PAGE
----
Students gathered in the school of social work today to display their research on human and animal bonds.
Research shows animals may be part of the solution for certain mental health issues. Professor Trisha Reeves, says animals play an important role in many people’s lives.
“Our animals are a part of our home, a part of our families. Animals for so many people are a source of hope, and recovery, wellness and strength,” says Reeves.
Household pets are not the only ones who can help with anxiety and depression. Kathryn Ashmore researched the benefits of Green Care Therapy, where patients can interact with farm animals in sanctuaries.
“It de-medicalizes some conditions, such as anxiety and depression, especially on the moderate to severe scale for people who are actually institutionalized for these type of things,” says Ashmore.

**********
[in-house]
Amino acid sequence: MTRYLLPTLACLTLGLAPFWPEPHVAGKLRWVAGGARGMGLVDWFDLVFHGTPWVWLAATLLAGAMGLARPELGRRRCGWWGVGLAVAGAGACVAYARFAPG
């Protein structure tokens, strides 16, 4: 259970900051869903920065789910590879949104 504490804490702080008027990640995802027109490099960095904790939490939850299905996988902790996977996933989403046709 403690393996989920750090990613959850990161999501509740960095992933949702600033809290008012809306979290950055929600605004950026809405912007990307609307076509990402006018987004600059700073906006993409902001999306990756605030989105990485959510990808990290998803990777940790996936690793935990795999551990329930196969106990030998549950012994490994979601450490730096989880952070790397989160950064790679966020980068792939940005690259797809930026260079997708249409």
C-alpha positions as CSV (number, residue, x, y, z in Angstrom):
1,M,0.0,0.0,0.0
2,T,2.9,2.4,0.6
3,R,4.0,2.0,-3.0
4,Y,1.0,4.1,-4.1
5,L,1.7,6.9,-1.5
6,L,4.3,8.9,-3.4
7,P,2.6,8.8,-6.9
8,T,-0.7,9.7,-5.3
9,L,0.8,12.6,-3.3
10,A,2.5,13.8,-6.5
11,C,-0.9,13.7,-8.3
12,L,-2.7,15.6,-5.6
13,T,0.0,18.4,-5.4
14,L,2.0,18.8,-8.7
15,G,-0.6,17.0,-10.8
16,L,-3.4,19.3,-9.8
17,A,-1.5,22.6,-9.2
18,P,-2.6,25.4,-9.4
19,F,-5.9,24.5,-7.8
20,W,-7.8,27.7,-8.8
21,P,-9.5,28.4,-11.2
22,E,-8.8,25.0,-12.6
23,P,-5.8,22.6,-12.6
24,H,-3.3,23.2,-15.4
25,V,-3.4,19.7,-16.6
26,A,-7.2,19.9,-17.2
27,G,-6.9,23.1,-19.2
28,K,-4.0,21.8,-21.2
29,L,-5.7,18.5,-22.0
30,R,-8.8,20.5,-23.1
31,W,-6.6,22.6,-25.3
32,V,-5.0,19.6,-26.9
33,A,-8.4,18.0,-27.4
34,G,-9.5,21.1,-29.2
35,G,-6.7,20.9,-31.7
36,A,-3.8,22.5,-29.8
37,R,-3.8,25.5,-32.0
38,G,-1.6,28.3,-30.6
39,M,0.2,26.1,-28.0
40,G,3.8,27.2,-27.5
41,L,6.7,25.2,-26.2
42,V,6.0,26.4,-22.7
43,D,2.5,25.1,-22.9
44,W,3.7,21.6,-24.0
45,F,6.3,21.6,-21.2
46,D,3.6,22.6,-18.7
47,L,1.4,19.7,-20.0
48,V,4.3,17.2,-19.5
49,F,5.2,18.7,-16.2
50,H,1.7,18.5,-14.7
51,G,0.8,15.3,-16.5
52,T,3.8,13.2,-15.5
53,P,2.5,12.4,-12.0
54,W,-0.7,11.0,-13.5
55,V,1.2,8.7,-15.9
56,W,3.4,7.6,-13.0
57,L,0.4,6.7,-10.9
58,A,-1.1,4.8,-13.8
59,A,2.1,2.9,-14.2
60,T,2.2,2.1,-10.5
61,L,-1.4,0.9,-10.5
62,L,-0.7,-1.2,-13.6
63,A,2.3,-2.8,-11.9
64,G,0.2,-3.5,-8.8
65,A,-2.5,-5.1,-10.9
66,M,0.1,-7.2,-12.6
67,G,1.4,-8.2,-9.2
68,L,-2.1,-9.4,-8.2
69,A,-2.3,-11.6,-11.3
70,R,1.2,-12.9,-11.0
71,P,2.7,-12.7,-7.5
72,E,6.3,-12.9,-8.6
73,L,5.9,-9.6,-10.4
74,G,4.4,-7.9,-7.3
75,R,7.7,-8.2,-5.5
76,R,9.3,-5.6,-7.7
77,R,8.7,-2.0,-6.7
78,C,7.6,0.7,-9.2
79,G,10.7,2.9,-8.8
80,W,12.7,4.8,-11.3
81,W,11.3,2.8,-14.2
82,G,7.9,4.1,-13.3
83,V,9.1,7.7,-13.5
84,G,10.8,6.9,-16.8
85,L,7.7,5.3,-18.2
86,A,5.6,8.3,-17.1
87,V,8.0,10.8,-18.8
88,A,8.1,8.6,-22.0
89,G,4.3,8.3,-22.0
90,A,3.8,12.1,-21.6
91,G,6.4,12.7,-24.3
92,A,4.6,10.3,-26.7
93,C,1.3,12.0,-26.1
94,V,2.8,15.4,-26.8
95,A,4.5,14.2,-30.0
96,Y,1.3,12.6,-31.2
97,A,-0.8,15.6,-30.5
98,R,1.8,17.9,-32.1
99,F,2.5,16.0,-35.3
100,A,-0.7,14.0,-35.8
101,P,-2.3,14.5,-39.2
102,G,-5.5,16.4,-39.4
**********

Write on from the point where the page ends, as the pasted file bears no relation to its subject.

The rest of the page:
Animals can also help with developmental disorders. Oxytocin is a hormone in our bodies that regulates social interaction.
Student, Maggie Lipham, researched the effects of combining artificial Oxytocin and pet therapy to help people with autism with social interactions.
“You know they say chicks dig dogs, well everybody kind of digs dogs. So if I had a dog standing here you are way more likely to come talk to me,” says Lipham.
Animal assisted intervention is the use of animals to aid in a therapeutic manner. Ashley Robinson said these animals have been proven to decrease anxiety within some patients, but aren’t suitable for everybody.
“Animal assisted interventions aren’t effective for everyone. Because obviously if you don’t like animals, animal assisted interventions aren’t going to be beneficial for you,” says Robinson.
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